After losing to The D00ds and falling to the lower bracket, Emotion caught fire, and took out Hollywood Hammers, Sodium Chloride, SetToDestroyX, and Fibeon to clinch the eighth and final spot in this season’s RLCS League Play.


Last season’s surprise team, SetToDestroyX, may have qualified for RLCS, but struggled mightily in League Play, going 0-7 and looking out of place in the majority of their series. They definitely improved over the offseason, and qualified for the Rocket League Rivals Series with a victory over Premature Superhero Cops. Losses to Cloud 9 and Emotion kept them from making RLCS, but they looked strong against Cloud 9, and pushed the red-hot Emotion to five games. They’ll be favorites to come out on top of the RLRS League Play.

Wildcard Gaming

The members of Wildcard Gaming may not be well known, and may not have RLCS experience, but they’ve performed well in community tournaments leading up to the play-in. Victories over Onslaught Esports, HYPE Gaming, and Out of Style earned them a spot in the Rocket League Rivals Series, though losses to Renegades and Fibeon kept them out of the RLCS.


Incognito went on one of the more surprising tournament runs, taking down Splyce and Hollywood Hammers in order to qualify for the Rocket League Rivals Series. They weren’t necessarily a huge favorite to qualify at the start of the play-in, but their qualification through the upper bracket definitely turned some heads. They lost to Premature Superhero Cops to close out the day, but they’ll definitely be a team to watch going forward.


If Emotion was the surprise appearance in the RLCS, then Cypher is the surprise appearance in RLRS. None of the team members have RLCS experience, and the team was seeded 26th headed into the play-in. Still, they took down New Horizon, Splyce, The D00ds, and Ambition Esports to qualify after losing to Hollywood Hammers.


Though Fibeon was considered by many to be a darkhorse candidate to qualify for the RLCS, losses to Ghost Gaming and Emotion knocked them down to the Rocket League Rivals Series. They swept Ambition Esports and Wildcard Gaming during their bracket run, and, as always, were a dangerous team to face off against.

Like always, they also struggled with consistency and will have to find a way to improve in that regard if they want to qualify for RLCS next season. They certainly have the potential; now they just have to make it happen.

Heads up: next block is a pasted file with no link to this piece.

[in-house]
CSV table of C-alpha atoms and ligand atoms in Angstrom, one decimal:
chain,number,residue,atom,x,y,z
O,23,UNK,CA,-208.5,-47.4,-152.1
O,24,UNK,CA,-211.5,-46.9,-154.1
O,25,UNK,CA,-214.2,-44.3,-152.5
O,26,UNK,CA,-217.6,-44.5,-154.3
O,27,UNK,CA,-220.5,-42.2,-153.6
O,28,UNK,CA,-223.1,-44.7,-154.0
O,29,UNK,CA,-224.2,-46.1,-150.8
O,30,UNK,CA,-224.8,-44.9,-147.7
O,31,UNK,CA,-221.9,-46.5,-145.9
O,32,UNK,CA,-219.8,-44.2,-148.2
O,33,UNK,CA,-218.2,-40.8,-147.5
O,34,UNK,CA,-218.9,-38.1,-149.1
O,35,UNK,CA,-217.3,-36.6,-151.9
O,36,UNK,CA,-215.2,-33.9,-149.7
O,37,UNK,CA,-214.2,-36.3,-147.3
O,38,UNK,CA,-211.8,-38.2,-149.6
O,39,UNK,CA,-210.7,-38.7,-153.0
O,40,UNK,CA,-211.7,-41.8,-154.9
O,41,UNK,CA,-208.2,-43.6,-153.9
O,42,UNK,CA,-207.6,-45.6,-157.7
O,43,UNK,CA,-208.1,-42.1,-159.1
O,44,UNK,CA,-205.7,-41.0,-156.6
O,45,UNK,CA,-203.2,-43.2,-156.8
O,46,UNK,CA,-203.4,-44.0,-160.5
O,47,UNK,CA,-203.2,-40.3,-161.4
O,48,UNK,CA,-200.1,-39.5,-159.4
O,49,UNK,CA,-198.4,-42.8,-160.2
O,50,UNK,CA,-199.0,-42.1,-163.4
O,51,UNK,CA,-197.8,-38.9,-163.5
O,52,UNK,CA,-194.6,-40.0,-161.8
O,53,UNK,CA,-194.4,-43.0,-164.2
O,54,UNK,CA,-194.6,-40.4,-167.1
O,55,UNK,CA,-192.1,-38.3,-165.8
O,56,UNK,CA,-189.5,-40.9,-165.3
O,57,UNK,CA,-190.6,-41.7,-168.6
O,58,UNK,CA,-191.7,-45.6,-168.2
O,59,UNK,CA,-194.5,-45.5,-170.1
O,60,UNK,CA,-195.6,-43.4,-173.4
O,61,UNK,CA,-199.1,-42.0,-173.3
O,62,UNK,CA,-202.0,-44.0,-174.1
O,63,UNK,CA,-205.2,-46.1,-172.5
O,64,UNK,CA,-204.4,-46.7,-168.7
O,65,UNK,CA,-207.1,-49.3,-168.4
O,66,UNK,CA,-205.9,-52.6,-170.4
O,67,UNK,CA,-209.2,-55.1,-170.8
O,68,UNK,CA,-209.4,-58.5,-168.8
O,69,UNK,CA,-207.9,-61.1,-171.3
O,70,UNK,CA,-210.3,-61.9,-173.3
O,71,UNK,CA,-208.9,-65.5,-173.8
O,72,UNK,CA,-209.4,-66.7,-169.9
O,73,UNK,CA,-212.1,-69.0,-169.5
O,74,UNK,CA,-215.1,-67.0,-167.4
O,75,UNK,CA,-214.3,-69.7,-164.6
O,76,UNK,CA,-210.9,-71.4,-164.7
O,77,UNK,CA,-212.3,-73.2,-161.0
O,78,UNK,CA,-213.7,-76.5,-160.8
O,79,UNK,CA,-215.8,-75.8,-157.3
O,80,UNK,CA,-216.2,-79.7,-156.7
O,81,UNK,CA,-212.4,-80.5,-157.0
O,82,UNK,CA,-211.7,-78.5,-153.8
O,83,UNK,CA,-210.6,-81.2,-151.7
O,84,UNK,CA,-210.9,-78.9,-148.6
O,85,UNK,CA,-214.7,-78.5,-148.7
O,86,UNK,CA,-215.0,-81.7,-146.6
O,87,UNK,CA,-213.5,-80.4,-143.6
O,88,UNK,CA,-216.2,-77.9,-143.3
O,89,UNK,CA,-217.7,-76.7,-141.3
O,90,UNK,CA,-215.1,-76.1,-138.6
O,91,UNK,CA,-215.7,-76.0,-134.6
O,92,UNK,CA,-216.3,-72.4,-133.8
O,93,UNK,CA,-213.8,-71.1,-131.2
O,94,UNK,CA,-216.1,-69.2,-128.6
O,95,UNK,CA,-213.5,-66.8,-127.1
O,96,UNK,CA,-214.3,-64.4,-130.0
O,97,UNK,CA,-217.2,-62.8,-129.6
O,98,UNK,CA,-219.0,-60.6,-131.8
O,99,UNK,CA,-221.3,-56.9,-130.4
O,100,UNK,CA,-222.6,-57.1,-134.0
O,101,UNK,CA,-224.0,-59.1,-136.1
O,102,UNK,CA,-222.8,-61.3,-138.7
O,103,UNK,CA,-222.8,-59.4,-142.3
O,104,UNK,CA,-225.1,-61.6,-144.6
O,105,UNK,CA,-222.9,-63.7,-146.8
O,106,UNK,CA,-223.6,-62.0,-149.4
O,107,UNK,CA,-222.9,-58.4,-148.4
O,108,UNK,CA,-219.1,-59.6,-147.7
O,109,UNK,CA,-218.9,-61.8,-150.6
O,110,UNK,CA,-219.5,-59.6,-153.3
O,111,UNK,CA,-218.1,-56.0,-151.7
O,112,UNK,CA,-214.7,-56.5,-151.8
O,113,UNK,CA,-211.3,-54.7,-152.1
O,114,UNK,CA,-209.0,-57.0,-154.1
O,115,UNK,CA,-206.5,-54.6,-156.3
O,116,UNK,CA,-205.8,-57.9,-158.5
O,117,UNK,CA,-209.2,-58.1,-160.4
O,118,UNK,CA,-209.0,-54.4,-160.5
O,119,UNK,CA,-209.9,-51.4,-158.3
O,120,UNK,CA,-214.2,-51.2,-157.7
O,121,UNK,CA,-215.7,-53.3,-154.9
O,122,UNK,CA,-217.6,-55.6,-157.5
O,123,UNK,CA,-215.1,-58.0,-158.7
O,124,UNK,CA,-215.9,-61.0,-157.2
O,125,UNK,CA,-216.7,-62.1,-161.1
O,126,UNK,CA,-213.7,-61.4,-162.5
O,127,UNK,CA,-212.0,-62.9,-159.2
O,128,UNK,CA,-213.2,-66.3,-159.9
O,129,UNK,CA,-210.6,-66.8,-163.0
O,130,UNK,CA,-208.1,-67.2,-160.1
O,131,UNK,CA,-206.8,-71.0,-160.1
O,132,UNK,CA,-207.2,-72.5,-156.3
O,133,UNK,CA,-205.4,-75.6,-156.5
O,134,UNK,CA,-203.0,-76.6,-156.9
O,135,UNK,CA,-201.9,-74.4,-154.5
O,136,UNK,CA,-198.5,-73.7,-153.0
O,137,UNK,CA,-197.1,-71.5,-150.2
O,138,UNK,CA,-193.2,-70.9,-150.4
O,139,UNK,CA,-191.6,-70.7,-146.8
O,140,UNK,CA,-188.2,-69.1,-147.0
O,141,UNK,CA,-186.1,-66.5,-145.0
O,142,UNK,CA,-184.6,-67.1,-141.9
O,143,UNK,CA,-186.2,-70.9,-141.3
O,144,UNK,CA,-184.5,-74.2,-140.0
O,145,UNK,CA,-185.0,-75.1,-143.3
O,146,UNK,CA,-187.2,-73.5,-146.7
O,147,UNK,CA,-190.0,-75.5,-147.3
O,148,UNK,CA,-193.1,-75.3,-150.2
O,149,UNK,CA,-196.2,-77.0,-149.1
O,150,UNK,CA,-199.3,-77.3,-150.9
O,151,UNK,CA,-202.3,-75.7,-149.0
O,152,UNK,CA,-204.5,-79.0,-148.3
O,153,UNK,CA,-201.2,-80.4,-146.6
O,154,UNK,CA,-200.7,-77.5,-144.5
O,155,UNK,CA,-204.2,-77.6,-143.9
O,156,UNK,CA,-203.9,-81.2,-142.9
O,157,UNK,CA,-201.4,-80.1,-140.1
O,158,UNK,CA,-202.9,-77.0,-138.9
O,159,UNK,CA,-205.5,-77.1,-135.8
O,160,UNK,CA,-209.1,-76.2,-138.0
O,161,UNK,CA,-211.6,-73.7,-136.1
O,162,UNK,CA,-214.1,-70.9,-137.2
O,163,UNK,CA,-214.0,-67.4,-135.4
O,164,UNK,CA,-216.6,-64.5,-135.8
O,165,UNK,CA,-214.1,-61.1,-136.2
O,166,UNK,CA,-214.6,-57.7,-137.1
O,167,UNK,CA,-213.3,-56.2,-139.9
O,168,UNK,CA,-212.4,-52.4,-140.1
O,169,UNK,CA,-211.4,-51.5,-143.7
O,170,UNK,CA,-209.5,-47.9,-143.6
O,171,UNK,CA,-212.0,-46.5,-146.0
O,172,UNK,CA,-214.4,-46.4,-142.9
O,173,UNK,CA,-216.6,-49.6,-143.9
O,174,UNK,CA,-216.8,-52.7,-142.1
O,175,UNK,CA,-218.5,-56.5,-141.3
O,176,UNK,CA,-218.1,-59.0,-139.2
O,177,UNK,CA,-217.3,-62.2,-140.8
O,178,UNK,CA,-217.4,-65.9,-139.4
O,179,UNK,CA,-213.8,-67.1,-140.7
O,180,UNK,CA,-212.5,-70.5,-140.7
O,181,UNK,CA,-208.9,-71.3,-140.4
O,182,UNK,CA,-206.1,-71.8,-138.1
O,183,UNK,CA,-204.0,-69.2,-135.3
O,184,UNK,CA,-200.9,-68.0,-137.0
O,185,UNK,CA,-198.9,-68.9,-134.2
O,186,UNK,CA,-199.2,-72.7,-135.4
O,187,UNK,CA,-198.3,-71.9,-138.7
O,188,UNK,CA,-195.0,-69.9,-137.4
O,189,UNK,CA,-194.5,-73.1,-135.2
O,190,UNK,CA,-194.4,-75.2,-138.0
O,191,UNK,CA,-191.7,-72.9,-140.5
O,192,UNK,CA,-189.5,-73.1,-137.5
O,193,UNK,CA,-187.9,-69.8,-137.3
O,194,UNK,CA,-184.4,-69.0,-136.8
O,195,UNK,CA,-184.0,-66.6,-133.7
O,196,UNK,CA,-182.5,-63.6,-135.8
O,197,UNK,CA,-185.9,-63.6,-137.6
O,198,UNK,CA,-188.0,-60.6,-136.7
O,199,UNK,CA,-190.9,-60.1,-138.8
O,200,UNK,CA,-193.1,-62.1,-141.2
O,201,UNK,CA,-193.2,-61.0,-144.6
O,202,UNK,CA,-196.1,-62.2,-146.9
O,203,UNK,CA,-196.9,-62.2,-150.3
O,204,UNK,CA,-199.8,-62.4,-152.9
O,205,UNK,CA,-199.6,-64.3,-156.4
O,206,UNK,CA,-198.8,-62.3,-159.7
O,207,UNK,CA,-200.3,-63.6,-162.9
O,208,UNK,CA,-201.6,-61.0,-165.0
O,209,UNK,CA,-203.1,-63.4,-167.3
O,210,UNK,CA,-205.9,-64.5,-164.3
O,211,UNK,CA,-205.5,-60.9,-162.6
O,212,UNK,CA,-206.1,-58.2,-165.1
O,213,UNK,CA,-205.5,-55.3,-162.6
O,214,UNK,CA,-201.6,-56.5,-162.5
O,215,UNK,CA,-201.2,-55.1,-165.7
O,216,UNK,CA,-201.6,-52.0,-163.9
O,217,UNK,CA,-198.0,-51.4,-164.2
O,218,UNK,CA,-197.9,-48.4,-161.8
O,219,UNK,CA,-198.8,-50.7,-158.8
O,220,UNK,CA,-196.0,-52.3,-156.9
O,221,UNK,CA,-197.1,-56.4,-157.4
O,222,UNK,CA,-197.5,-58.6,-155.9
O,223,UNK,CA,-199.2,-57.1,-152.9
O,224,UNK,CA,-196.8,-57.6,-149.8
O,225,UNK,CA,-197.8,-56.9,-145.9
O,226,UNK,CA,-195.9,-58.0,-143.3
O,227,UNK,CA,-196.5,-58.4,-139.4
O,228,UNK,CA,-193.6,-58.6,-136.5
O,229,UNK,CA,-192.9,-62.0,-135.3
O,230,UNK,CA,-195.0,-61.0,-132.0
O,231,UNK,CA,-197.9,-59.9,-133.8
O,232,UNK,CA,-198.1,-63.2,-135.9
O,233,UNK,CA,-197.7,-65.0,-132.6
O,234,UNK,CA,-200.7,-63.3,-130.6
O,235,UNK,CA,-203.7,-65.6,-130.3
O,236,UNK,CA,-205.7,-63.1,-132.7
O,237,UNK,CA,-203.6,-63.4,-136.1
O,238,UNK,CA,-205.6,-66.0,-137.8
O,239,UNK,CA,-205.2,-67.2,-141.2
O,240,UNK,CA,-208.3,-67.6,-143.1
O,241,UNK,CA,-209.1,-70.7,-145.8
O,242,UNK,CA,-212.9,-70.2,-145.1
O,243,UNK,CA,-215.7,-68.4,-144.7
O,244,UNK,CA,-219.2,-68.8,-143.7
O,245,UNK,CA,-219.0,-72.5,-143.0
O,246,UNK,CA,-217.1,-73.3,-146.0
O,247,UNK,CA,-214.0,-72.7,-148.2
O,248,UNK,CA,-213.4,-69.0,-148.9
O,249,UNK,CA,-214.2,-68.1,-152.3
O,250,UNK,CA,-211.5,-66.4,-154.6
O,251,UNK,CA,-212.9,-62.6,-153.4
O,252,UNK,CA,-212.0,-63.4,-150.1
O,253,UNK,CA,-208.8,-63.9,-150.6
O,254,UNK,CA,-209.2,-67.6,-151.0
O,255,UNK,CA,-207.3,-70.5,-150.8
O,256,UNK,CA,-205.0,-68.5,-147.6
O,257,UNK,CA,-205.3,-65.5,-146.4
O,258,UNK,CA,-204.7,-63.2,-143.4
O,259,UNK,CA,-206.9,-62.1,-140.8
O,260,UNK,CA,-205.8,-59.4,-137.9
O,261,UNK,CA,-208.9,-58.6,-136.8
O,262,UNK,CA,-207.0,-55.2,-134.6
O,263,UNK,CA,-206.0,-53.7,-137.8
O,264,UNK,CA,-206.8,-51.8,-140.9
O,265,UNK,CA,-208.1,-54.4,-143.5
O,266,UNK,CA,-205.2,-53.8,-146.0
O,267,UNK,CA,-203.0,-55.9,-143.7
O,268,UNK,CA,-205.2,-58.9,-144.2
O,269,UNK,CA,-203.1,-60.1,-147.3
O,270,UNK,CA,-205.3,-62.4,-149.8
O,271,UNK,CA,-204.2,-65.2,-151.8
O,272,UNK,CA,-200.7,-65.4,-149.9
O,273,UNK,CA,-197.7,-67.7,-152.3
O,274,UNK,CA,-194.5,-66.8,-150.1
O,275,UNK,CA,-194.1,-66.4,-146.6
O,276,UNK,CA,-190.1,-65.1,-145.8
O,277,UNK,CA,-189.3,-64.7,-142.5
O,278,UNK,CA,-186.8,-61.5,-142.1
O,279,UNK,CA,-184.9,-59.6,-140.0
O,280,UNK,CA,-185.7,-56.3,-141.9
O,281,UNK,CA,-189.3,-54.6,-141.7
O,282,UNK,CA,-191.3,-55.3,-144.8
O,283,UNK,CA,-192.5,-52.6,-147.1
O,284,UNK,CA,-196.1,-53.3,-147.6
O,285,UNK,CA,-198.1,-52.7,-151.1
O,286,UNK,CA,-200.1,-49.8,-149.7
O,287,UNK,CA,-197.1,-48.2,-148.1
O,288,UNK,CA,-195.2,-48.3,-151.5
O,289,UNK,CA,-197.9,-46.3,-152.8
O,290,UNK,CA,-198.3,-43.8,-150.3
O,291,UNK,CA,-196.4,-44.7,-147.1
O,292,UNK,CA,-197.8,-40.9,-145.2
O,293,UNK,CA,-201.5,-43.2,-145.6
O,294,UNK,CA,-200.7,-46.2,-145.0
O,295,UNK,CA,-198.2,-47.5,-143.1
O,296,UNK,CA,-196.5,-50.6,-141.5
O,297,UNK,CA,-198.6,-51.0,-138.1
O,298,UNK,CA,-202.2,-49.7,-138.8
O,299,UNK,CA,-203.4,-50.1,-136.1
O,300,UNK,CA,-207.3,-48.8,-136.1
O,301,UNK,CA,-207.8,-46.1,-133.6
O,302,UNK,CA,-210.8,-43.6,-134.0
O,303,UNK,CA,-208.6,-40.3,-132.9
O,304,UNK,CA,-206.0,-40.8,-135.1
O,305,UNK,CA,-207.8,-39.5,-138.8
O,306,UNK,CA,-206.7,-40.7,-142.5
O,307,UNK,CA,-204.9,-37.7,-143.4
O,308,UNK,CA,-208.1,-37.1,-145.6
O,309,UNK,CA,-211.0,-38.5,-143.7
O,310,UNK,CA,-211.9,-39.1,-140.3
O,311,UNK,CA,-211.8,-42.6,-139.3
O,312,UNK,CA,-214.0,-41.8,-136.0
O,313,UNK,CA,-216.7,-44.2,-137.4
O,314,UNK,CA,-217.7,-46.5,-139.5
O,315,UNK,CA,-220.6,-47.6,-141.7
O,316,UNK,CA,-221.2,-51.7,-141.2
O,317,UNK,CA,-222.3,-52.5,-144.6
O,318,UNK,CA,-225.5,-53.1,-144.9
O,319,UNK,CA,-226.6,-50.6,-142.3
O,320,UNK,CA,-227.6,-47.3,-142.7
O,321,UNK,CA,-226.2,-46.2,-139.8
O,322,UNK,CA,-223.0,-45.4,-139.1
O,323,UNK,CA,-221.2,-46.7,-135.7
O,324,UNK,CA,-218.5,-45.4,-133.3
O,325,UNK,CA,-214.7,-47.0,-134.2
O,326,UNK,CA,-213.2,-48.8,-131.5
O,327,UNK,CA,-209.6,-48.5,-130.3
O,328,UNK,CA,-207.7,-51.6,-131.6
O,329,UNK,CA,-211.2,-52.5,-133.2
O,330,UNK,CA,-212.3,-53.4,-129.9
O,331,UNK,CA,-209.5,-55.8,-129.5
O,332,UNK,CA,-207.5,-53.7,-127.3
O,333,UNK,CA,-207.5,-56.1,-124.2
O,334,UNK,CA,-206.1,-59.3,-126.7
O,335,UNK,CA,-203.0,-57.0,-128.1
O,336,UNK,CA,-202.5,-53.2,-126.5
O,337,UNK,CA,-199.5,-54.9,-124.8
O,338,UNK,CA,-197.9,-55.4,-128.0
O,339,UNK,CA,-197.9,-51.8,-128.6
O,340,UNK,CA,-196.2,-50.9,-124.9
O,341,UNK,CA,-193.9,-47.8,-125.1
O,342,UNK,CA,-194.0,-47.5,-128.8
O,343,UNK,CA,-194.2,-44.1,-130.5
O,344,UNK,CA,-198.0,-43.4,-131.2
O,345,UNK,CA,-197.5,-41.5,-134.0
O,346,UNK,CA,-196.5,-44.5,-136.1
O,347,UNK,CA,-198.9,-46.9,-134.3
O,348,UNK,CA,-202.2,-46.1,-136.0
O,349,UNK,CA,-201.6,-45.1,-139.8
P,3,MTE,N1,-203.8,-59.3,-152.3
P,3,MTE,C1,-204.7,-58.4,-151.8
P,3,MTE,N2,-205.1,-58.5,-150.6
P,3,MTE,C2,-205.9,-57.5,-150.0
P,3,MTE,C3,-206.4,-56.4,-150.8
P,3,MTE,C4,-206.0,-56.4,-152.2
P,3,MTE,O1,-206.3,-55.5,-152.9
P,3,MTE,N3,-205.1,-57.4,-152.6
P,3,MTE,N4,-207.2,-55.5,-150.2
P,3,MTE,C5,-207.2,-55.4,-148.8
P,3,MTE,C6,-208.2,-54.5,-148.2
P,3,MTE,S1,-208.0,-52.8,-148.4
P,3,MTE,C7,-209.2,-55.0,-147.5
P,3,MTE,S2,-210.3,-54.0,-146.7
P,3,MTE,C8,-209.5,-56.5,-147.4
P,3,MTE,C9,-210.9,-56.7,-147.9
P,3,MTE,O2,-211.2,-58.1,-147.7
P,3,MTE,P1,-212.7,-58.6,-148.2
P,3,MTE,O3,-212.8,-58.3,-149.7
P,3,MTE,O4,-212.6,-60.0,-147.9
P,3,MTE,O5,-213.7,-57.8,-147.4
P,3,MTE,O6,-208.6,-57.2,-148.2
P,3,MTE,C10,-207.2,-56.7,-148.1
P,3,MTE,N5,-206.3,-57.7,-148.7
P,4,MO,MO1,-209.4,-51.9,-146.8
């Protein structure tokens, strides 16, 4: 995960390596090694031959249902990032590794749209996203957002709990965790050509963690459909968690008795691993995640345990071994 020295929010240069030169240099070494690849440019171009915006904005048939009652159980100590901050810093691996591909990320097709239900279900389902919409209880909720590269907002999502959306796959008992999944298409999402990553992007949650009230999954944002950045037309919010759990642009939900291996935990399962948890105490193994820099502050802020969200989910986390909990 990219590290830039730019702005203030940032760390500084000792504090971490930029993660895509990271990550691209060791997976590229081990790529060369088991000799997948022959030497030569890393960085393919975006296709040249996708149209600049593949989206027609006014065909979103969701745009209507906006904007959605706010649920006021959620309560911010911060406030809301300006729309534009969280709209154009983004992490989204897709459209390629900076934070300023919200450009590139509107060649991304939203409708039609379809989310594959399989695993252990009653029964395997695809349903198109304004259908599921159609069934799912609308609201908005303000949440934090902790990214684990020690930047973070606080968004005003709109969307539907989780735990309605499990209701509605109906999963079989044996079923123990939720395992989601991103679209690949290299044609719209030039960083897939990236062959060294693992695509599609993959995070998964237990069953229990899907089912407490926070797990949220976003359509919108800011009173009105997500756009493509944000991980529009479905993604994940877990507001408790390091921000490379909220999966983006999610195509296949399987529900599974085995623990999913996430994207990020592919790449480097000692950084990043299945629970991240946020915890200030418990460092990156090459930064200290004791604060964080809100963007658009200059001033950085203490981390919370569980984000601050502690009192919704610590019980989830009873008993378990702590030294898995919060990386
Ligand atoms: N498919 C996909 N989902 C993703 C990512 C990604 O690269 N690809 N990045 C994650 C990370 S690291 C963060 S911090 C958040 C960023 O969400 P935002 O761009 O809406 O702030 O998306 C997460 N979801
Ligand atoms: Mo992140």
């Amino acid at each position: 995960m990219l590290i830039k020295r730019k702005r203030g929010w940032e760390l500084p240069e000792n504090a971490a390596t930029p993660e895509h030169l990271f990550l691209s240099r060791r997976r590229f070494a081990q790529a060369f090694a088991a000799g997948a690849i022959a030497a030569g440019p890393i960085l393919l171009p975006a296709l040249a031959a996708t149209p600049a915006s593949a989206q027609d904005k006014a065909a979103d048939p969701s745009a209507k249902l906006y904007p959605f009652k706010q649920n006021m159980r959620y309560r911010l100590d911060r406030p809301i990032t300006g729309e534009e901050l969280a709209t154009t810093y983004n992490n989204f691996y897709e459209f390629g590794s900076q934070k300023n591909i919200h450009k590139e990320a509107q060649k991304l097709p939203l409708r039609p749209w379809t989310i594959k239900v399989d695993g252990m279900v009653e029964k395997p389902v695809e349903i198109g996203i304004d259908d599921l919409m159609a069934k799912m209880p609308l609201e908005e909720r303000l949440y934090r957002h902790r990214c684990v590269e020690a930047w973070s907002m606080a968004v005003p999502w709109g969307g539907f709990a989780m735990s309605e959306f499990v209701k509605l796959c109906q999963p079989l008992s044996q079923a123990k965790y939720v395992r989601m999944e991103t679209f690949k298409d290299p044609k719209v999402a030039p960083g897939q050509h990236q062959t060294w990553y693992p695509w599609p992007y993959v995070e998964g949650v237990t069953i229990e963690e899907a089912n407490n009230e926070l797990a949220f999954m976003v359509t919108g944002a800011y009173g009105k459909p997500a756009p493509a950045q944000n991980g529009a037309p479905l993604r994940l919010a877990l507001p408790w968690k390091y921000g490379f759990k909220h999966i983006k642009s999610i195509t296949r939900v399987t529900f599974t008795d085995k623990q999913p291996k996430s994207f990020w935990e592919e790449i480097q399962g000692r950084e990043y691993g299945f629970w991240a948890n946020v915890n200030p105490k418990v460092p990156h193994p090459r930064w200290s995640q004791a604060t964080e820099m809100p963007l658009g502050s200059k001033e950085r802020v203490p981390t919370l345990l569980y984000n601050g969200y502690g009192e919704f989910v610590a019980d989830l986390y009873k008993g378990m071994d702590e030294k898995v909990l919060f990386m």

Premature Superhero Cops

The biggest story around Premature Superhero Cops was the return of Gambit and Genocop, as both were fixtures in the earlier stages of the scene, but took significant amounts of time off before returning for Season 4.

They beat Out of Style, Water Droplets, Pity Party, and Incognito to qualify for RLRS, but saw their RLCS dreams dashed by SetToDestroyX and Renegades. The nostalgia will be strong with this team, but how far they can actually advance is anybody’s guess.

Out of Style

Out of Style had plenty of strong showings in community tournaments before the play-in, but were never quite able to take down an upper-tier team. They struggled a bit today, losing to teams that they had previously beat (like Wildcard Gaming), though victories over Lights Out! and Sodium Chloride helped them qualify for the Rivals Series.

They’ll be one of the favorites in RLRS, and could be in RLCS for Season 5.

Ambition Esports

One of the scenes most prominent bubble teams is Ambition Esports, as they typically struggle against high-level competition but perform well against other bubble teams. Losses to Fibeon and Cypher almost kept them out of RLRS, but they managed to take down Pity Party and qualify for the Rivals series.

Final Notes

  • The two biggest teams that failed to qualify for either the RLCS or the RLRS were Hollywood Hammers and Splyce. Hammers lost to Incognito and Emotion, while Splyce fell to Incognito and Cypher. Splyce was a favorite to make RLRS, while Hollywood Hammers were a team capable of making RLCS. Both teams will have to wait at least two seasons before being able to qualify for the RLCS, which is unfortunate, but not the end of the world. Look for both teams to bounce back.
  • Elo ratings will be updated Monday afternoon, after I have the time to add the games and re-run the computations.